So, to summarise:

  1. 300 fields so far (could get to 400 by the time it’s finished!) - it’s not just about reaching the max, but about the difficulty working with that many fields. (Even just ordering them for a View.)
  2. Permissions are a major consideration (as I’m sure with most systems)
  3. The ‘Accepted applications table’ - maybe this could sync with the Reviews table? ie pull in the data from that table?
  4. (For info - this is for one membership type. So there will be the same set up needed for another 3/4 different membership types, which don’t use the same form fields, though there is some repetition.)

Any advice on this would be hugely appreciated! :upside_down_face:

This made me laugh so I decided to read your lengthy message. :wink: I think it’s past its “consume-by” date as well. I think that was back on my 46th birthday (20 years ago).

Briefly, here are some observations:

  1. 400+ fields in a single record is a flag; not so much a red flag, but a concern. Without a deeper understanding of the workflow, data, and processes - it’s difficult to imagine a data model that would encourage this.
  2. I think you have a solid understanding of the requirements, but I suspect not enough time has been exercised thinking about how the data needs to be used, and what business drivers are influenced – and this is the key to envisioning a good data model.
  3. Given the vast number of fields and the need to replicate the data model with variants is a sure sign that you need automation at the administrative and data model level. And unfortunately, Airtable is [presently] unable to offer fully automated processes that make data architecture precise and controlled. Furthermore, there’s no way to build and replicate business logic (like formulas) without manually crafting every one of them.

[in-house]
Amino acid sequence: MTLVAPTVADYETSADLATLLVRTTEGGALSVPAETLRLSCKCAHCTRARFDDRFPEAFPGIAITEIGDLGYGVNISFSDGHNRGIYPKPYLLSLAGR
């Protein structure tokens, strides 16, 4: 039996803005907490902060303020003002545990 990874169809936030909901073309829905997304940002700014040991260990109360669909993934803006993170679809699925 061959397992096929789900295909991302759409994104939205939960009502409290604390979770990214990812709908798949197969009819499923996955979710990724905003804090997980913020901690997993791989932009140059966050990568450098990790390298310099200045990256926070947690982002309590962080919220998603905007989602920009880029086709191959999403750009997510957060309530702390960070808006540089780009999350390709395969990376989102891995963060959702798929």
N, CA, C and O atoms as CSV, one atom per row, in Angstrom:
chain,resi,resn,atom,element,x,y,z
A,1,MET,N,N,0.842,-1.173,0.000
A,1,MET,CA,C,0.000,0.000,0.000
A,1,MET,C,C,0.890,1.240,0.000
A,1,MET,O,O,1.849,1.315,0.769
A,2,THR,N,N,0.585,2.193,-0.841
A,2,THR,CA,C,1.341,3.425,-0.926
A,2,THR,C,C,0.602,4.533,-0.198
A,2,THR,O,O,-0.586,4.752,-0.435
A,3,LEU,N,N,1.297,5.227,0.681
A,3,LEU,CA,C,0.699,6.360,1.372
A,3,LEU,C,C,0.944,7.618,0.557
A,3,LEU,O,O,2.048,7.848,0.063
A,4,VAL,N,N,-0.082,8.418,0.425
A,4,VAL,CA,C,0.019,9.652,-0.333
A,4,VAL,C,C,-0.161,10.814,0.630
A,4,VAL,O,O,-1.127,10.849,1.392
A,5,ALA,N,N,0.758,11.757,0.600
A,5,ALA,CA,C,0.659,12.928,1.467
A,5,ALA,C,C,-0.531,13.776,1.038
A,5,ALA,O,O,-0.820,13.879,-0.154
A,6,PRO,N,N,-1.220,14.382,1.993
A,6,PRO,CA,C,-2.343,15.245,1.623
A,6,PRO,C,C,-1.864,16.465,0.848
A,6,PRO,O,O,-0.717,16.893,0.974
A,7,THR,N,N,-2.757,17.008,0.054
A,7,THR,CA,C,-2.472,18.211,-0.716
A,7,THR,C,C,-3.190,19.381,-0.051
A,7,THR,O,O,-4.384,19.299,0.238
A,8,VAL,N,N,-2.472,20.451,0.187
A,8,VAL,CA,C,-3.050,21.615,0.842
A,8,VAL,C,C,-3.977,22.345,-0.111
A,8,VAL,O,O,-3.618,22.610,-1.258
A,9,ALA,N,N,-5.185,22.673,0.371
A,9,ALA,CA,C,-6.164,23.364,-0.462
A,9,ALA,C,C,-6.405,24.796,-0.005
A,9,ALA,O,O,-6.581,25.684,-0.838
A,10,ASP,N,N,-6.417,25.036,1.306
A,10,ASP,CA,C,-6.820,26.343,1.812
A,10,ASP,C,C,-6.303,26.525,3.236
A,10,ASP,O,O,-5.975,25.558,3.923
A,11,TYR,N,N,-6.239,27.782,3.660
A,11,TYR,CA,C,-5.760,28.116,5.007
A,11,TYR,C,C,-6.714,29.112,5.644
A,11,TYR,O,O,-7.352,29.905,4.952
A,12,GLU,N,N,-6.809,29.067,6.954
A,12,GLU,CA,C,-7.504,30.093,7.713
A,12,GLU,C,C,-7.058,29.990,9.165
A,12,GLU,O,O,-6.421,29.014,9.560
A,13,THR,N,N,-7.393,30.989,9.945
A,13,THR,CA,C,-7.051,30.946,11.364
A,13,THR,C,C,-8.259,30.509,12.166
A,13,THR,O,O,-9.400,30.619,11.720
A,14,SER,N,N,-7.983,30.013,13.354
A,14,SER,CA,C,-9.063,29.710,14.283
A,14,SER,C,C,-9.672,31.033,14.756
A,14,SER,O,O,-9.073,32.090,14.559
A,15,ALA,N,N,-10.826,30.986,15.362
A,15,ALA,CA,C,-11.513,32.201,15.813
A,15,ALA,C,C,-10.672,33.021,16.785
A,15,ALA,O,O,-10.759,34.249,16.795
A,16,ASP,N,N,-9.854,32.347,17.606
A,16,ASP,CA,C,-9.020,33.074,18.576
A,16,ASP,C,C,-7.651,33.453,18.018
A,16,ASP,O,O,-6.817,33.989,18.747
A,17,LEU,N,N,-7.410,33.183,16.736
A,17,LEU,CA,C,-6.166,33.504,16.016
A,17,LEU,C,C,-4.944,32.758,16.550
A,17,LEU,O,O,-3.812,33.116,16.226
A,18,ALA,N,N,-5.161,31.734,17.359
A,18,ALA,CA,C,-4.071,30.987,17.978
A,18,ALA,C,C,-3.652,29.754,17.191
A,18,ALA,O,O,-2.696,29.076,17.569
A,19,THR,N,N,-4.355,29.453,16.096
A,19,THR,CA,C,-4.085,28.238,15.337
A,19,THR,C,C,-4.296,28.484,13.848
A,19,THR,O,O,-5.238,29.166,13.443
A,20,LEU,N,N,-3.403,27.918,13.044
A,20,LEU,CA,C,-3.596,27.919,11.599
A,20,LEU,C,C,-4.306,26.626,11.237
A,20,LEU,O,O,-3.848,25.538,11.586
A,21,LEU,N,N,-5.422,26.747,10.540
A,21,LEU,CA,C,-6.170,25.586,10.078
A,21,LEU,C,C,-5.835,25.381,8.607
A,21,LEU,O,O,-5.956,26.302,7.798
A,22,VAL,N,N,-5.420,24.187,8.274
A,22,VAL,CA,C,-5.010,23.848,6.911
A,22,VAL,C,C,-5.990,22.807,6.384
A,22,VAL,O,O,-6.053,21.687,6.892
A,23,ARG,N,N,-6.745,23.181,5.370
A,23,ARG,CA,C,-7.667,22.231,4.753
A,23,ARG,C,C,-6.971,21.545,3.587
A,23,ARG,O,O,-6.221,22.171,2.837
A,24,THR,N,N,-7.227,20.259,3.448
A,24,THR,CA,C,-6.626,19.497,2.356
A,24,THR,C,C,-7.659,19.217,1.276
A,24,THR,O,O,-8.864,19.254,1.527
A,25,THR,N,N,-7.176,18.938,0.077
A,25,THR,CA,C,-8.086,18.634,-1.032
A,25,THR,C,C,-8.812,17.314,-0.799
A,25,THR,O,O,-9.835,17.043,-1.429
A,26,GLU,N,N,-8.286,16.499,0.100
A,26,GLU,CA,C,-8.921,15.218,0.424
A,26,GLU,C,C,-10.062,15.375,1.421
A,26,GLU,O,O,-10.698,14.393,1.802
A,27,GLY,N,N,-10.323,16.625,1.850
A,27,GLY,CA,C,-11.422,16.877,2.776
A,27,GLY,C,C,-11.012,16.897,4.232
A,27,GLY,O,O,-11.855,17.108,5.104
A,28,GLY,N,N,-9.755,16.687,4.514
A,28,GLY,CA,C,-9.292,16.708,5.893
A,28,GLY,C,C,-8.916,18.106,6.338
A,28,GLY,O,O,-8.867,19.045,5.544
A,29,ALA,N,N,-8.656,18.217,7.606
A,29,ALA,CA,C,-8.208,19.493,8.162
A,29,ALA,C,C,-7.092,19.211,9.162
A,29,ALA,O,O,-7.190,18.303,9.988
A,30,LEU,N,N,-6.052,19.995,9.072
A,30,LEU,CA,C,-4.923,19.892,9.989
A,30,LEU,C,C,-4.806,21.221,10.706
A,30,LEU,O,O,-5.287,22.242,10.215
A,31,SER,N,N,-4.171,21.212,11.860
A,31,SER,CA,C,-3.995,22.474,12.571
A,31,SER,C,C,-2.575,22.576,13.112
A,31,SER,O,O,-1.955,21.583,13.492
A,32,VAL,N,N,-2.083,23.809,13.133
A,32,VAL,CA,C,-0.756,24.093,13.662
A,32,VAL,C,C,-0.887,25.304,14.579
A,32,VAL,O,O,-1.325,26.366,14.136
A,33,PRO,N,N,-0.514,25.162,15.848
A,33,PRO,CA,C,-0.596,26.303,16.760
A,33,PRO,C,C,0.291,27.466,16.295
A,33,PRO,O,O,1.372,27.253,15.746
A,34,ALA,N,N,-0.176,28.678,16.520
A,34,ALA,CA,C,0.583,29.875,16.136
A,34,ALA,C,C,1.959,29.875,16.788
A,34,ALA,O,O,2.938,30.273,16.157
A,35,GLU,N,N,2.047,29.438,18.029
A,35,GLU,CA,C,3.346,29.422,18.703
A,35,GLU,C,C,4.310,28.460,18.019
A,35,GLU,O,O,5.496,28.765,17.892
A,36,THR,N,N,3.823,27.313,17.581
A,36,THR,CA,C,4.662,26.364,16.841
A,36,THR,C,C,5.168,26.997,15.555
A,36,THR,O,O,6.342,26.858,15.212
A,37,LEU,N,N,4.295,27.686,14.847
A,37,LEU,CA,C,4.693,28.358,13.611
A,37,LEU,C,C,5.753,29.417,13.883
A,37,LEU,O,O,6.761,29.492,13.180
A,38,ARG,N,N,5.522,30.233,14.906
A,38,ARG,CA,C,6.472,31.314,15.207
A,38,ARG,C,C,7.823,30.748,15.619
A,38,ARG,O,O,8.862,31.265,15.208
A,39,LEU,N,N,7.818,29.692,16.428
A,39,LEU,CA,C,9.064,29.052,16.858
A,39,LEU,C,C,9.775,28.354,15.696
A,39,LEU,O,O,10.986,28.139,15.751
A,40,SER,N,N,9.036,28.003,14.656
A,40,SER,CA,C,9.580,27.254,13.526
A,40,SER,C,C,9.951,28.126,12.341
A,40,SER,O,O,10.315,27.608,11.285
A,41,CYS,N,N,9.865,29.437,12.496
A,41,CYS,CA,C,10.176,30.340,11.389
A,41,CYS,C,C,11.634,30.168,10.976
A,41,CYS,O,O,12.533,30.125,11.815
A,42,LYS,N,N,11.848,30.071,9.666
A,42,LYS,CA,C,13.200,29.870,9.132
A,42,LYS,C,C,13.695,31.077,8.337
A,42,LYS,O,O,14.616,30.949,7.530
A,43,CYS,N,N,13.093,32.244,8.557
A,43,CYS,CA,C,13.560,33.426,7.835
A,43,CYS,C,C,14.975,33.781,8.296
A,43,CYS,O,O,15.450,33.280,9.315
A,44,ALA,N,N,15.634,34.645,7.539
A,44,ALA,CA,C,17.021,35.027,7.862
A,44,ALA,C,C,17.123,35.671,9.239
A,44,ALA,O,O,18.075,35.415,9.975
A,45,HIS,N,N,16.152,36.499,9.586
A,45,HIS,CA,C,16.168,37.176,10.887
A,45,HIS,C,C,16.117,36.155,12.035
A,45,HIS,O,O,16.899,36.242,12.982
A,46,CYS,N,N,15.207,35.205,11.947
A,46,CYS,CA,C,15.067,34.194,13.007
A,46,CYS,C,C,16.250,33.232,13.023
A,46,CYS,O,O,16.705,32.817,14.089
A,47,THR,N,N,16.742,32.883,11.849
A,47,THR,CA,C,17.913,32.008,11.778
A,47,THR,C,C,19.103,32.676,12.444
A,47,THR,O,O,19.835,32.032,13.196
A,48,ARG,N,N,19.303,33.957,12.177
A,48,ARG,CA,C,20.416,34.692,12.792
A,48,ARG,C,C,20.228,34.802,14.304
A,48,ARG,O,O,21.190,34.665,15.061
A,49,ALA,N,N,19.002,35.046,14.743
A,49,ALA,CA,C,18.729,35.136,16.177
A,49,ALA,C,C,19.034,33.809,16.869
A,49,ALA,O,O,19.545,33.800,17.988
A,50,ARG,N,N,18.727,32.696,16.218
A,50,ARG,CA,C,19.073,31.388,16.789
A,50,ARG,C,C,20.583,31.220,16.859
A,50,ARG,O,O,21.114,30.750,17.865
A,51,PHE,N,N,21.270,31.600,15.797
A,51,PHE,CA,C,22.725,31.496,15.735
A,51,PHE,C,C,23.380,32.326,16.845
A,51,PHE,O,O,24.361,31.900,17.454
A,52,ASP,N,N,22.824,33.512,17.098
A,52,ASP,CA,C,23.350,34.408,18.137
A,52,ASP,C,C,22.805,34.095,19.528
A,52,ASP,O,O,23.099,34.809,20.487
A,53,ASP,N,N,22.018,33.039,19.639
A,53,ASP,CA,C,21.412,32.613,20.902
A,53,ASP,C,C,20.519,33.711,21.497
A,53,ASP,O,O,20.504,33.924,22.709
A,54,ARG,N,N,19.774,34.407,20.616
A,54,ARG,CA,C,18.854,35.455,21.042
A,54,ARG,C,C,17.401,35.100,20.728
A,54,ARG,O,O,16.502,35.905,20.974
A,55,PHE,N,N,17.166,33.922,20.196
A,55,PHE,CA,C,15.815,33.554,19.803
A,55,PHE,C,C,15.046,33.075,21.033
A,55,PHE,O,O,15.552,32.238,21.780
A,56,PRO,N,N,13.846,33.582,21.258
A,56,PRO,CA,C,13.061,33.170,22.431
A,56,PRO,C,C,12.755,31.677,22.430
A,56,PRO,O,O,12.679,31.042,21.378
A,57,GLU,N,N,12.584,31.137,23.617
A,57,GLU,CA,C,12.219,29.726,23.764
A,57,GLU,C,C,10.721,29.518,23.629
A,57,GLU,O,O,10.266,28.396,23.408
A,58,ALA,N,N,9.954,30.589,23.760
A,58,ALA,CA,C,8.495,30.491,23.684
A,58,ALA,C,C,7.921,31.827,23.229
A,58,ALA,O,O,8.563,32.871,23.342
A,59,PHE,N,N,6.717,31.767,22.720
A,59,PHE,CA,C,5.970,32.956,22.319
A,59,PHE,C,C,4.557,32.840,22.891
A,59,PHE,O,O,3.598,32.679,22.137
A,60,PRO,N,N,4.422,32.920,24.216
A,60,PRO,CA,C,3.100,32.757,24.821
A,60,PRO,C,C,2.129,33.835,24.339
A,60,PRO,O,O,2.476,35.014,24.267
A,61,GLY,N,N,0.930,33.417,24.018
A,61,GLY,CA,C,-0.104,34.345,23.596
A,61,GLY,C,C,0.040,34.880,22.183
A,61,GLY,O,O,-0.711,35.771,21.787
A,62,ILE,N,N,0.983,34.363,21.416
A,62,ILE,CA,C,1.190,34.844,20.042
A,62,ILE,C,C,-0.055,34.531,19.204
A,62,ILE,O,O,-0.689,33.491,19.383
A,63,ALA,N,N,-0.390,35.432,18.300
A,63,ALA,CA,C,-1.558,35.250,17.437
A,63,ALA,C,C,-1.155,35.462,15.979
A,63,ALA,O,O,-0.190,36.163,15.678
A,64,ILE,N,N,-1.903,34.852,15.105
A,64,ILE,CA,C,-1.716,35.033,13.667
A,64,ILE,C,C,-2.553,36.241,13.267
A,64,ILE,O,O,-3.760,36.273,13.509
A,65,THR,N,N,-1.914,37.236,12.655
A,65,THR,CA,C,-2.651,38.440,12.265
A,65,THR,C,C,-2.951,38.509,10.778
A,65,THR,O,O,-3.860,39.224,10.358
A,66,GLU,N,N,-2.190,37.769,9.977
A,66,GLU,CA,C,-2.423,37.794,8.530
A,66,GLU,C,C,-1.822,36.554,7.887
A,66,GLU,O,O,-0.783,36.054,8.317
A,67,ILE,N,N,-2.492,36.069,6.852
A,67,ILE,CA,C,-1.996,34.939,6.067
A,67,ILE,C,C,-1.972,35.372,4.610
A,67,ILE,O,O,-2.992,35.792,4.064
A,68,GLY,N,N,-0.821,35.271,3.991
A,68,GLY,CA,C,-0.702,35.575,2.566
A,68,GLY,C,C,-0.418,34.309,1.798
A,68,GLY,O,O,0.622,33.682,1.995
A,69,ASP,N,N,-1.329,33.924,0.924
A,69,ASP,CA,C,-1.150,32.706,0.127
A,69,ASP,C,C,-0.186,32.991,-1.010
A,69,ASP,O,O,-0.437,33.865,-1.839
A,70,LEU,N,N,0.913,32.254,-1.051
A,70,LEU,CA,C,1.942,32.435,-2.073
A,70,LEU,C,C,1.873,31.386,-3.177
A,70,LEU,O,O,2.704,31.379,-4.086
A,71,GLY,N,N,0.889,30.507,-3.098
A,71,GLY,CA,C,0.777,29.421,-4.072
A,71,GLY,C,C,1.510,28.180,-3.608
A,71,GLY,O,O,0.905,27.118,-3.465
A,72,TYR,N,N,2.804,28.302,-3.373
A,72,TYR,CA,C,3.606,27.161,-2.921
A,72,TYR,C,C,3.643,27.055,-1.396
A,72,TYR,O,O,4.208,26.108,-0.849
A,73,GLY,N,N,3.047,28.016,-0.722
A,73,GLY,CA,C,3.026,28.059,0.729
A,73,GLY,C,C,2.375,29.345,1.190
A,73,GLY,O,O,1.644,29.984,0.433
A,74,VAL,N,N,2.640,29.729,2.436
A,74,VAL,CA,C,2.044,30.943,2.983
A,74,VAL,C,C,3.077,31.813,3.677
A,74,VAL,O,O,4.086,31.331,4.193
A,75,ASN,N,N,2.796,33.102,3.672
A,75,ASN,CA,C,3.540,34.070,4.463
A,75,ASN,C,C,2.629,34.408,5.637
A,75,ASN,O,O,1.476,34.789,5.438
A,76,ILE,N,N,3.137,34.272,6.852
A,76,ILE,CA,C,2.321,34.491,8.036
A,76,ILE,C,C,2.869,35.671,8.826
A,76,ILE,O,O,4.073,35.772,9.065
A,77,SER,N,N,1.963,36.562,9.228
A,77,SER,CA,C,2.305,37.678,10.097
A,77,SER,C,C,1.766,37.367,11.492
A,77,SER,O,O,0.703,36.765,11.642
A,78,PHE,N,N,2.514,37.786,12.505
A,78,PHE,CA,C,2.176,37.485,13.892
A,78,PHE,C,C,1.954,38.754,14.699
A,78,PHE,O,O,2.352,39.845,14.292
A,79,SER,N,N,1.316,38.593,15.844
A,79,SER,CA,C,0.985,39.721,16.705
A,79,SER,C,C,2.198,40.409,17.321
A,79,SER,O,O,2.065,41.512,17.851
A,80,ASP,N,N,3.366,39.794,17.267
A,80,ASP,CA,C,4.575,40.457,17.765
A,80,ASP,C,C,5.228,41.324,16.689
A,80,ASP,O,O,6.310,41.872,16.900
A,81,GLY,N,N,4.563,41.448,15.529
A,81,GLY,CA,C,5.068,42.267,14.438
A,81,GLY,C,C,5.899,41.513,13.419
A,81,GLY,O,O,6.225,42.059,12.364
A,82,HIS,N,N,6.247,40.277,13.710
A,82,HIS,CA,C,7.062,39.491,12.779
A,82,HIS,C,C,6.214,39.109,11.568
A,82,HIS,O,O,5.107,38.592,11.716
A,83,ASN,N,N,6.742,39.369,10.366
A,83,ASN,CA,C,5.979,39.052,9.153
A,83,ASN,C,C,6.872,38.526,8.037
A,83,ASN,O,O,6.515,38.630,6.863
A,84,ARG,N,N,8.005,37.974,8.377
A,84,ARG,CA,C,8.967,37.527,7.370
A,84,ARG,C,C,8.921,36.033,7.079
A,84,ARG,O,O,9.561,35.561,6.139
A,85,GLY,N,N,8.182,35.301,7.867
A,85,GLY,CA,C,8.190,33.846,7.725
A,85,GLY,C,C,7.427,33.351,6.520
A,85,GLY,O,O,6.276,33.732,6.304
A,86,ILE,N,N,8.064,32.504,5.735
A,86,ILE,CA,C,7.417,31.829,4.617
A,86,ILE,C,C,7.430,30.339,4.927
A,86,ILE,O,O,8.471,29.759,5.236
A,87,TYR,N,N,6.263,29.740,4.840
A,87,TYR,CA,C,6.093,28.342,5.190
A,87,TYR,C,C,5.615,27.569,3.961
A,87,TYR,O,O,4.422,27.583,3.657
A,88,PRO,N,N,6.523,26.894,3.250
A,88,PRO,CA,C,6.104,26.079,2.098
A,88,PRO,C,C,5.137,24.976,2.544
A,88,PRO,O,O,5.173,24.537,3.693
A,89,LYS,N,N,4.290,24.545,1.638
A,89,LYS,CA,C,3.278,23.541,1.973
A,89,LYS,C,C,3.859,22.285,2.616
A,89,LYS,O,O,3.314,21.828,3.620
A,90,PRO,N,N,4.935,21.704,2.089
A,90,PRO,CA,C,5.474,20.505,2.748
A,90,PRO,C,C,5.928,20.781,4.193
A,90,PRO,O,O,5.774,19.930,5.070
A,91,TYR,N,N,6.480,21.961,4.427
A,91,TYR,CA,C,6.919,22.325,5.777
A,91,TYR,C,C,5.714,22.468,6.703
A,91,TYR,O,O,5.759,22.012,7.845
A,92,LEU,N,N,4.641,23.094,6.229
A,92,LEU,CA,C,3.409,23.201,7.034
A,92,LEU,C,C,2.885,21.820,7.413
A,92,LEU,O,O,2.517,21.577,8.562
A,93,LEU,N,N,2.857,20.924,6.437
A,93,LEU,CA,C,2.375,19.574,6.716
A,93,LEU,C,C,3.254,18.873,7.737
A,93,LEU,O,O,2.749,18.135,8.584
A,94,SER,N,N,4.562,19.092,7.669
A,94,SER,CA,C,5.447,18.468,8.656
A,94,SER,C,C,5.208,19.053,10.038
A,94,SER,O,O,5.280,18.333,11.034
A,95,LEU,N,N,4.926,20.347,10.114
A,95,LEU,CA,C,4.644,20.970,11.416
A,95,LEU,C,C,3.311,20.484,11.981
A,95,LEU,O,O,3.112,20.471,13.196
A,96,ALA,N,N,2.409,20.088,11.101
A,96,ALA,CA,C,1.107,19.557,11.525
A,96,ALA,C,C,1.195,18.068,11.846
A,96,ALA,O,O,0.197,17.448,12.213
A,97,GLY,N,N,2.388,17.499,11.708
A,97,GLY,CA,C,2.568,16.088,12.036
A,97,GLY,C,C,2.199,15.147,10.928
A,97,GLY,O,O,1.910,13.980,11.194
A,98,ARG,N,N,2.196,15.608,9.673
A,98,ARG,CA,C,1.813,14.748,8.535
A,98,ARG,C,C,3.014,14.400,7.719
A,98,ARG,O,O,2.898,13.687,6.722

My advice - take the requirements and fully expand them to identify all of the nuanced requirements to ensure that Airtable is capable of meeting all the needs going forward.

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I’m glad I made someone laugh :sweat_smile: Definitely past it’s Use by date! :rofl:

Thanks for the pointers @Bill.French - I’ve split into separate tables now (one of which is in a separate base to manage the requirements for restricted access of reviewers).

I have spent a lot of time thinking about how the data needs to be used, but as I’m only working on this myself I feel like I need to get the MVP finished so that it can then be built on (or refactored) to better support future needs. At that point we may need to engage an Airtable expert.

The bottom line is that even now, this is waaaay better than the current system, so if nothing else this is a useful exercise to review how the application review process works (and uncover where it’s currently being propped up with endless manual tasks).

Thanks again for the reply! :upside_down_face: :upside_down_face: And for reading the lengthy post! :grin: